Montaigne liked to present himself as an ordinary man, distinguished from others only by his habit of writing things down. Essentially this is right. His life was unremarkable: born in 1533, the same year as Elizabeth I of England, he lived on his family estate amid the vineyards of south-western France until 1592, when he died of kidney-stone complications. For 13 years, he was a magistrate in the city of Bordeaux. For four more years, he was its mayor. In his 40s, he spent a fascinating year and a half travelling through Germany, Switzerland and Italy, indulging his curiosity about how other people lived. He also ran diplomatic missions for the king and local princes, notably the future Henri IV. He married, and had six children, of whom five died in infancy.
All this time, though, what he truly liked doing had nothing to do with either work or family. He would go walking or riding in the local forests, thinking inquisitive thoughts about himself and the world; at home, he would read, and write, and talk to people. He converted a chubby tower at one corner of his property to be his library. (You can still visit it today.) There, he started writing down the hundred or so lively, rambling pieces which he called his Essays – a word he coined from essayer: "to try". That is just what they were: trials, or attempts upon himself.
What is it to be a human being, he wondered? Why do other people behave as they do? Why do I behave as I do? He watched his neighbours, his colleagues, even his cat and dog, and looked deeply into himself as well. He tried to record what it felt like to be angry, or exhilarated, or vain, or bad-tempered, or embarrassed, or lustful. Or to drift in and out of consciousness, in a half-dream. Or to feel bored with your responsibilities. Or to love someone. Or to have a brilliant idea while out riding, but forget it before you can get back to write it down – and then feel the lost memory recede further and further the more you hunt for it, only to pop into your head as soon as you give up and think about something else. He was, in short, a brilliant psychologist, but also a moral philosopher in the fullest sense of the word. He did not tell us what we should do, but explored what we actually do.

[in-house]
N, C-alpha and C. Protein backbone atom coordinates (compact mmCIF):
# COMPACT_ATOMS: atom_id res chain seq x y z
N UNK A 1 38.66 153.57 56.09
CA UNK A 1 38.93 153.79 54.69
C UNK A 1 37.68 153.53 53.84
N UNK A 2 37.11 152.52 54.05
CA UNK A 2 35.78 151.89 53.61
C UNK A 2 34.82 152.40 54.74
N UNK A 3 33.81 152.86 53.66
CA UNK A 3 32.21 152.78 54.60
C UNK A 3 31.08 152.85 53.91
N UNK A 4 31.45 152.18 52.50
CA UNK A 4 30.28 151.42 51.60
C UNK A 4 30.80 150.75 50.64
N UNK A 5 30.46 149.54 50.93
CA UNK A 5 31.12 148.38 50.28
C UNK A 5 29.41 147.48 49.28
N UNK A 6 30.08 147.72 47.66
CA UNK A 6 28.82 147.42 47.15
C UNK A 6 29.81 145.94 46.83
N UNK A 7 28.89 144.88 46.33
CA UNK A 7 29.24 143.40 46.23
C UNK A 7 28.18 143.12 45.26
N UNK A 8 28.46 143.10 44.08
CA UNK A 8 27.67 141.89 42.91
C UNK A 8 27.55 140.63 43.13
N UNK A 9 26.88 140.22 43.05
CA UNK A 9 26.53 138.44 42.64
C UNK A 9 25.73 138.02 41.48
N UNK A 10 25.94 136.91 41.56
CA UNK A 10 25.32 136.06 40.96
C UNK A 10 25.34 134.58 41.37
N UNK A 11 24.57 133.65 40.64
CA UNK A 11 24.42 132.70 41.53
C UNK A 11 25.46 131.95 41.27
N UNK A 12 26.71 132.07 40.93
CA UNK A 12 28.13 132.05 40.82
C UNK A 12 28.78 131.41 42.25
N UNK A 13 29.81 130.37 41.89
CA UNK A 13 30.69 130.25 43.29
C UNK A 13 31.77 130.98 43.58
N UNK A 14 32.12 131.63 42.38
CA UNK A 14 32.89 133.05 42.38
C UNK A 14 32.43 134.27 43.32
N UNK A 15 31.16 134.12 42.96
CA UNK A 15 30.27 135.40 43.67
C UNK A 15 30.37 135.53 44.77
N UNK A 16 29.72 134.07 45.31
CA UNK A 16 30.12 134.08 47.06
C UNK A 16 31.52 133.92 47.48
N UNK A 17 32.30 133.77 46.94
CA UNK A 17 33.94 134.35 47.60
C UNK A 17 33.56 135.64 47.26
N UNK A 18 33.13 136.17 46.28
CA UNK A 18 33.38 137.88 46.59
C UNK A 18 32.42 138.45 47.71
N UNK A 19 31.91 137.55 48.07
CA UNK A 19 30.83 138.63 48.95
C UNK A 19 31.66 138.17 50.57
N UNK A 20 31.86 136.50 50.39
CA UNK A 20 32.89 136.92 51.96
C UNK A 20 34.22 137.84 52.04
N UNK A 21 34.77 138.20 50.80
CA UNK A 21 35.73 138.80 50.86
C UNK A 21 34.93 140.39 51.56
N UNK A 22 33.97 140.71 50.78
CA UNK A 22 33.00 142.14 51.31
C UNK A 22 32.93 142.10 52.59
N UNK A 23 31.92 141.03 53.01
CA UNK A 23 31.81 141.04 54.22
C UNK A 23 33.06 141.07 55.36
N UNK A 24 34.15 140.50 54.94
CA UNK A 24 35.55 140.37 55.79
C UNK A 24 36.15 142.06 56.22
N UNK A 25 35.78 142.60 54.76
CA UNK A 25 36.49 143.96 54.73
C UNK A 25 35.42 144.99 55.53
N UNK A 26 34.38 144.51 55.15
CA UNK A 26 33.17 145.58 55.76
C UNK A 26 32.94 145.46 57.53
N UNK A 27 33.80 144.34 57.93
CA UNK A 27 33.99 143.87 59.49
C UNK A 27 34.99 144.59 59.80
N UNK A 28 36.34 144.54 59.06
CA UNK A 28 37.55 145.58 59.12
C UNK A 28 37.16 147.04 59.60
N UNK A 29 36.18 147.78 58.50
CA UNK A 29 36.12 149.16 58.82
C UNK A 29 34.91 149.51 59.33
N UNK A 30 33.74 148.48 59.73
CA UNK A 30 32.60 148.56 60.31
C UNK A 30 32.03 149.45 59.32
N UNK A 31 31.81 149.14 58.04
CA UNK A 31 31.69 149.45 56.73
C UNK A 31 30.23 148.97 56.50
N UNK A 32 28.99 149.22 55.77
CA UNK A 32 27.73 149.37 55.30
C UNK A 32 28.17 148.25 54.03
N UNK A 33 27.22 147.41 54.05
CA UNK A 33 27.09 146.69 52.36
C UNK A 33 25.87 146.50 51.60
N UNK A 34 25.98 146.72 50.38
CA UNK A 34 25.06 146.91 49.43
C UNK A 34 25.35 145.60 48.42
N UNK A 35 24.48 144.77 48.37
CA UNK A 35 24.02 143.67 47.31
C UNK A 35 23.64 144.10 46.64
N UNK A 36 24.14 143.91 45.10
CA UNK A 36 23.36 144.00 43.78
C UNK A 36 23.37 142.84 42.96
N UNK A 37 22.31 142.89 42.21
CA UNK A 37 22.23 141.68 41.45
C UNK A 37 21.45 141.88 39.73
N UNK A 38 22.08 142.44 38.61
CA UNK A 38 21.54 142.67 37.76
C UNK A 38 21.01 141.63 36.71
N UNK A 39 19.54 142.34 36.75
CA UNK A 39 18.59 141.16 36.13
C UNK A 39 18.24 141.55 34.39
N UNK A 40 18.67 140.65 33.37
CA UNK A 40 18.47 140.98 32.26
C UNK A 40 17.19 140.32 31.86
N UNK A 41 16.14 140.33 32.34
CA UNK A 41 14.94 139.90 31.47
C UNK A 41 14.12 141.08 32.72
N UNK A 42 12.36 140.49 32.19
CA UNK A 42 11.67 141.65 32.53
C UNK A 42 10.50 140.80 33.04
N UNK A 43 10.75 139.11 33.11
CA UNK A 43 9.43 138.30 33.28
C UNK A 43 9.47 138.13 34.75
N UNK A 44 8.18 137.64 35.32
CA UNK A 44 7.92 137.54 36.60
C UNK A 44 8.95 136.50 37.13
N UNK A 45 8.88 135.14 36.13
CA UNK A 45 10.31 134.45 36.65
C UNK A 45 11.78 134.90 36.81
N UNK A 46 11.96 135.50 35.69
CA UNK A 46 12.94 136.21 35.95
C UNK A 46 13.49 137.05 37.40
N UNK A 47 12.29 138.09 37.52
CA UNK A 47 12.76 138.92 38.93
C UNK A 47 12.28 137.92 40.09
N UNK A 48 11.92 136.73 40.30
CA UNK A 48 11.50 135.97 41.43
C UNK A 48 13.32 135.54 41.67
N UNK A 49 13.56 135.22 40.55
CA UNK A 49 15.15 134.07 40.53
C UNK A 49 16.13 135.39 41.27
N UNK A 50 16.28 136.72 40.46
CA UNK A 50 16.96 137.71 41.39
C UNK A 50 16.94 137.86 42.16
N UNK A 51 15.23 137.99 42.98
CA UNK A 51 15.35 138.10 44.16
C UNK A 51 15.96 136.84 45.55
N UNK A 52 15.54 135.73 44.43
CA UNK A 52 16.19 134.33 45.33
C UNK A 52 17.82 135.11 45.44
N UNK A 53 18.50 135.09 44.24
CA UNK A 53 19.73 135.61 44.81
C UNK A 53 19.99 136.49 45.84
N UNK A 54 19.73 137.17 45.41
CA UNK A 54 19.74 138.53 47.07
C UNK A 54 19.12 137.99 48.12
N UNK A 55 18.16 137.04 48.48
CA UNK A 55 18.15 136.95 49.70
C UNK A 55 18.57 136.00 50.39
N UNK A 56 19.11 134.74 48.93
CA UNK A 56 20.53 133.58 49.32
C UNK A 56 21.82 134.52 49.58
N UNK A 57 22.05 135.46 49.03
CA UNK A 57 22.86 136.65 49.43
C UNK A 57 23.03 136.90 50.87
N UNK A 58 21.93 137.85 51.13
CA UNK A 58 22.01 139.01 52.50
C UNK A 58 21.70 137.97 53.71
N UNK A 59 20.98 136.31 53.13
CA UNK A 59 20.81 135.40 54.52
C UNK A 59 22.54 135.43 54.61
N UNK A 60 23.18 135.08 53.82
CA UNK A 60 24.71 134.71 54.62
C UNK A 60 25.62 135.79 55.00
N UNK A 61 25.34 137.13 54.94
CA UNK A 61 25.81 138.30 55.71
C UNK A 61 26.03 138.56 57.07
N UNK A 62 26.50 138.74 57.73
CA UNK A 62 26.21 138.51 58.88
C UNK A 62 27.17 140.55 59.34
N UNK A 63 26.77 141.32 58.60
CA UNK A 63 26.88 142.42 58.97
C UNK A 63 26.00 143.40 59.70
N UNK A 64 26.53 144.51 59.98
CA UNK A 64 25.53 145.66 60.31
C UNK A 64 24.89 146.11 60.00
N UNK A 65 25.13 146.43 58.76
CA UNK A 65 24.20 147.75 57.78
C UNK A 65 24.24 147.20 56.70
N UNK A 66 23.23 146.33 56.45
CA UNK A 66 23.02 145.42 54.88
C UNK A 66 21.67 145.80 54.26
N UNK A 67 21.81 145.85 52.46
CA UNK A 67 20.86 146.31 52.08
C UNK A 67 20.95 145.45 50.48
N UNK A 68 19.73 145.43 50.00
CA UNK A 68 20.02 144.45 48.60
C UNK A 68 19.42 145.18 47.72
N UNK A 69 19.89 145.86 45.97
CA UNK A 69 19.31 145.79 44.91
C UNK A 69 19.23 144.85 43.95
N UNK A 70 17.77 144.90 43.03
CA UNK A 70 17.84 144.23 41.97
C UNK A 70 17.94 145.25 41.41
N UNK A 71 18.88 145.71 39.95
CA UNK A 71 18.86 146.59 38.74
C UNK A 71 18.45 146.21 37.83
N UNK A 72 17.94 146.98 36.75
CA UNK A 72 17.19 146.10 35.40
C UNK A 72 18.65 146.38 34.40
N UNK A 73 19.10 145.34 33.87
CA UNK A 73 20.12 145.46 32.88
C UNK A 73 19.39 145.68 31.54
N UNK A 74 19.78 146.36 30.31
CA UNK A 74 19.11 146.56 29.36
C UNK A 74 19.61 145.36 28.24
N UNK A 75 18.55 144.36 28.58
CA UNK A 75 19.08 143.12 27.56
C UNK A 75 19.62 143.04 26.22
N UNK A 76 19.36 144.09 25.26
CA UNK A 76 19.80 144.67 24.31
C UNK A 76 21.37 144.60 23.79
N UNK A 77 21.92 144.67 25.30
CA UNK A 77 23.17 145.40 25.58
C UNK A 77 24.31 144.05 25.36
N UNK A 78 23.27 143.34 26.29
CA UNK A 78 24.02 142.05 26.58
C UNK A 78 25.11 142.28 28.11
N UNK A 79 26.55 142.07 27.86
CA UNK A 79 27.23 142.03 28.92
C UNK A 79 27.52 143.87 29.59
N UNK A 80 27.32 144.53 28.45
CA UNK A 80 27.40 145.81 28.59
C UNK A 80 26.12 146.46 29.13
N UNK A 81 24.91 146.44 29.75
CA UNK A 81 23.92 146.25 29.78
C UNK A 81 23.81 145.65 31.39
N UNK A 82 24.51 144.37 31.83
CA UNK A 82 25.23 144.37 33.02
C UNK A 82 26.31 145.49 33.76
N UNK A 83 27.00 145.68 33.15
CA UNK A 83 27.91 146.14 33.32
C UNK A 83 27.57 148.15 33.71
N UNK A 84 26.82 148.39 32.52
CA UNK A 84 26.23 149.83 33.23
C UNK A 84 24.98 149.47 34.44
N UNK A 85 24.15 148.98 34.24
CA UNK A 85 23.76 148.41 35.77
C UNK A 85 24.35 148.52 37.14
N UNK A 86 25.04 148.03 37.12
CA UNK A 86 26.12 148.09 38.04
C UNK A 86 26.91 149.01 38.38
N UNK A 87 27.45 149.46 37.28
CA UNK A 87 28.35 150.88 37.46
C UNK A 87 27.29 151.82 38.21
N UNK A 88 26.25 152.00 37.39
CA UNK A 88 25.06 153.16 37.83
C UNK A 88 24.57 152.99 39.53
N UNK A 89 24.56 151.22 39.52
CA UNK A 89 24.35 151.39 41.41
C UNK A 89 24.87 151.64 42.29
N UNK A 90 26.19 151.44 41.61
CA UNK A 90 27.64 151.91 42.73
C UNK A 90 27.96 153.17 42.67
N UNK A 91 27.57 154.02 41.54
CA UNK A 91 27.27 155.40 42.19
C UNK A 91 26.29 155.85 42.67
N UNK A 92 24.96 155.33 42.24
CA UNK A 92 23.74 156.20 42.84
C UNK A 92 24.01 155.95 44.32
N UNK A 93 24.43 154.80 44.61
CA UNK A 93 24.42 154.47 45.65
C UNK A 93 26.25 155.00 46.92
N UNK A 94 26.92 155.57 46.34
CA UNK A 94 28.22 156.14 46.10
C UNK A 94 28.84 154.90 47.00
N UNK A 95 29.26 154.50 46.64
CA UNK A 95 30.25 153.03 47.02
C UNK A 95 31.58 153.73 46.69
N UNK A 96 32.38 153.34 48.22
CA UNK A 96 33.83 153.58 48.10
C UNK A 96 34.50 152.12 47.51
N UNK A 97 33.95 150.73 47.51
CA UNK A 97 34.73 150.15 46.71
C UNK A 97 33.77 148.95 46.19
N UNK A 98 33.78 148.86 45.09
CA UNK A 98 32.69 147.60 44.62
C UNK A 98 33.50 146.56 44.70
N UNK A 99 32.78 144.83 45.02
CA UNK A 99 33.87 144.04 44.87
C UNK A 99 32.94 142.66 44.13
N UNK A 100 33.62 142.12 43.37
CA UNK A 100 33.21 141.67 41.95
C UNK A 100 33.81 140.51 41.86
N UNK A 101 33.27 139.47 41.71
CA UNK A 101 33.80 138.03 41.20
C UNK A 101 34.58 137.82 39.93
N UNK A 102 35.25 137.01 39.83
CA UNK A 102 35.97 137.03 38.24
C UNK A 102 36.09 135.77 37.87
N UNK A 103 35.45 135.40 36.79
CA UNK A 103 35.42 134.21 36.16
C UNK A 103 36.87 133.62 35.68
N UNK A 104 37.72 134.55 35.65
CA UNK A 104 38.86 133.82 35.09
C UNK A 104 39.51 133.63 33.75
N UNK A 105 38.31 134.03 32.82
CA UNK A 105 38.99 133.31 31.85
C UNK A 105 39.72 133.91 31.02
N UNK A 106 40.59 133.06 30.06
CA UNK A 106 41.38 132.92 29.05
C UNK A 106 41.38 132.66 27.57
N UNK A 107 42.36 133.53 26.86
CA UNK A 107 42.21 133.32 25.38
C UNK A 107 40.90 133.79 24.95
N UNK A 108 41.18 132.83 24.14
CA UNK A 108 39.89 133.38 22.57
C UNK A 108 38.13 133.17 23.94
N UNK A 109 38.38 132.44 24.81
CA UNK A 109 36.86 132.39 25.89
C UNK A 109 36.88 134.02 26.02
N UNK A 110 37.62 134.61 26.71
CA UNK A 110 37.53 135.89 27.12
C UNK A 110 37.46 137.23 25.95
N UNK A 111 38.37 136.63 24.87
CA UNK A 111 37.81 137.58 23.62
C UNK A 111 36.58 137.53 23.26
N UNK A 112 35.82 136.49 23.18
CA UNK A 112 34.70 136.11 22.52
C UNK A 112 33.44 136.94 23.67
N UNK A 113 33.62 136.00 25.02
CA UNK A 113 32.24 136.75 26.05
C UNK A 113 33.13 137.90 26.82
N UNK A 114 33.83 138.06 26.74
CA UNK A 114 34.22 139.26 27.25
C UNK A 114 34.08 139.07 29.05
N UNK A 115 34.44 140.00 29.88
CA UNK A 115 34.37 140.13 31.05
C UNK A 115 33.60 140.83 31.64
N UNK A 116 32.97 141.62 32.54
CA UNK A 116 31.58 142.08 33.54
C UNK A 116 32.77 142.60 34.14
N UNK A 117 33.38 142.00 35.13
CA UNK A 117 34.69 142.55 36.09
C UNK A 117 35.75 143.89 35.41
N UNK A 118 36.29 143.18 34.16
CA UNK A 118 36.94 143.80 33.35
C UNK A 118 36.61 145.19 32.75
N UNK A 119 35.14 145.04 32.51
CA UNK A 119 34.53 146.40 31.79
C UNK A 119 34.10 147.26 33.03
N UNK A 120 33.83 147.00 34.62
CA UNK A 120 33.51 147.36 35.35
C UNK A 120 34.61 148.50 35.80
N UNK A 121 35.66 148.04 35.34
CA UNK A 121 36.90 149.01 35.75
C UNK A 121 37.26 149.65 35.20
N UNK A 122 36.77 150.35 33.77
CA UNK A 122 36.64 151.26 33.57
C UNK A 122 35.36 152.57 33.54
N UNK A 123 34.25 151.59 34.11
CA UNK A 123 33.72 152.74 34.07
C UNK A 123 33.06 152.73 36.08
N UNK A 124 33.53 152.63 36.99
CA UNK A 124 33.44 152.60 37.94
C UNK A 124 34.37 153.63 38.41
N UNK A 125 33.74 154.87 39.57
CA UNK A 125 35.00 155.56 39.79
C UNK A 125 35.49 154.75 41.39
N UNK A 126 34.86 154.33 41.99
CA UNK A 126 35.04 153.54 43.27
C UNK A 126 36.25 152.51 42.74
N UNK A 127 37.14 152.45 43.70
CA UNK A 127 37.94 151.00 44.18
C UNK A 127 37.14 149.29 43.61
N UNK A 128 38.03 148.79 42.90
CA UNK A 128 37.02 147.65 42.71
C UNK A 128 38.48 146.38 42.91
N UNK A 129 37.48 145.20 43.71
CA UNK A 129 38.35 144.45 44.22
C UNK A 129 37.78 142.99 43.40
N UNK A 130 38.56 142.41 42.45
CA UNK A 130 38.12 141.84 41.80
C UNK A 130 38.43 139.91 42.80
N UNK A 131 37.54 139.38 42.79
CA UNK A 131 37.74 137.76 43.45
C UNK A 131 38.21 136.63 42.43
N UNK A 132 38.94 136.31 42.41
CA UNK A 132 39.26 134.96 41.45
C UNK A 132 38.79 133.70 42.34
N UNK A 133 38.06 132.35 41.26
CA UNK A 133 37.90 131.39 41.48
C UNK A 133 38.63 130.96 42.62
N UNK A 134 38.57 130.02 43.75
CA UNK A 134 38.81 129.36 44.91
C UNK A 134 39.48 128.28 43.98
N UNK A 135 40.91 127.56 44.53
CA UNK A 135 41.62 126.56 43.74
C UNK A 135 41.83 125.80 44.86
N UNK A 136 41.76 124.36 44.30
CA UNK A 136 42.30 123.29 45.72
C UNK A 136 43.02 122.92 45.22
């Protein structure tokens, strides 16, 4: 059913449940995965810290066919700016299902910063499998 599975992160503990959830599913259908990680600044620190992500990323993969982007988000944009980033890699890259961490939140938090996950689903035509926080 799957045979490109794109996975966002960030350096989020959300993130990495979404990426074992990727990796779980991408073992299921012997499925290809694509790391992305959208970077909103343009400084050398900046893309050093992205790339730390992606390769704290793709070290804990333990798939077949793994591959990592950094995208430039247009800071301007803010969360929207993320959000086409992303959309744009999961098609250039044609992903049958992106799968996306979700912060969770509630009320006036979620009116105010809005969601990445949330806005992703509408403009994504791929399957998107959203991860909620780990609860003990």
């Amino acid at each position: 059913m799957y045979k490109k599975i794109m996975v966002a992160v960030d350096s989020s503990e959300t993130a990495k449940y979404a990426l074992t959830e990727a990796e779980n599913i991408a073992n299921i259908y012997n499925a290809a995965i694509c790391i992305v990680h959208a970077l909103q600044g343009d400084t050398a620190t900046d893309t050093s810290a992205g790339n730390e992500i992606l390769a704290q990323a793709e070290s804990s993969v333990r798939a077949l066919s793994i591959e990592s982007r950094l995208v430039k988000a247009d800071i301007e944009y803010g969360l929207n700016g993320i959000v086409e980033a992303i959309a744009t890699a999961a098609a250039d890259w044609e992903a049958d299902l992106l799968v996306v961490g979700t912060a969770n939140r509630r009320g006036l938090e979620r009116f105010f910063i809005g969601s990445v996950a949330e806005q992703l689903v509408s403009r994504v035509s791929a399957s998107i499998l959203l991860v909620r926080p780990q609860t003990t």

He published the results for the first time in 1580, and saw his Essays become an instant Renaissance bestseller. Subsequent editions did even better, and grew larger, for he kept adding material to old chapters as well as writing new ones. (He could never seem to stop: perhaps he was the world's first blogger.) The appeal has continued unabated through the centuries, largely because his investigations are not merely random; they all centre on one great question which concerns us all: how does one live? That is, how does one make wise and honourable choices, understand oneself, behave as a fully human being, treat others well, and acquire peace of mind?
This blog will be a voyage through some of Montaigne's areas of exploration. We shall ask what we can learn from him about coping with fears (especially the fear of death), managing questions of belief and doubt, relating to other people, avoiding cruelty and bigotry, and paying proper attention to experience as it unfolds. The trip will take us to some strange corners of life. In the first excursion, next week, it will take us right to life's exit door – and back again from the brink.
• This series will continue over the next seven weeks, every Monday morning on Comment is free: belief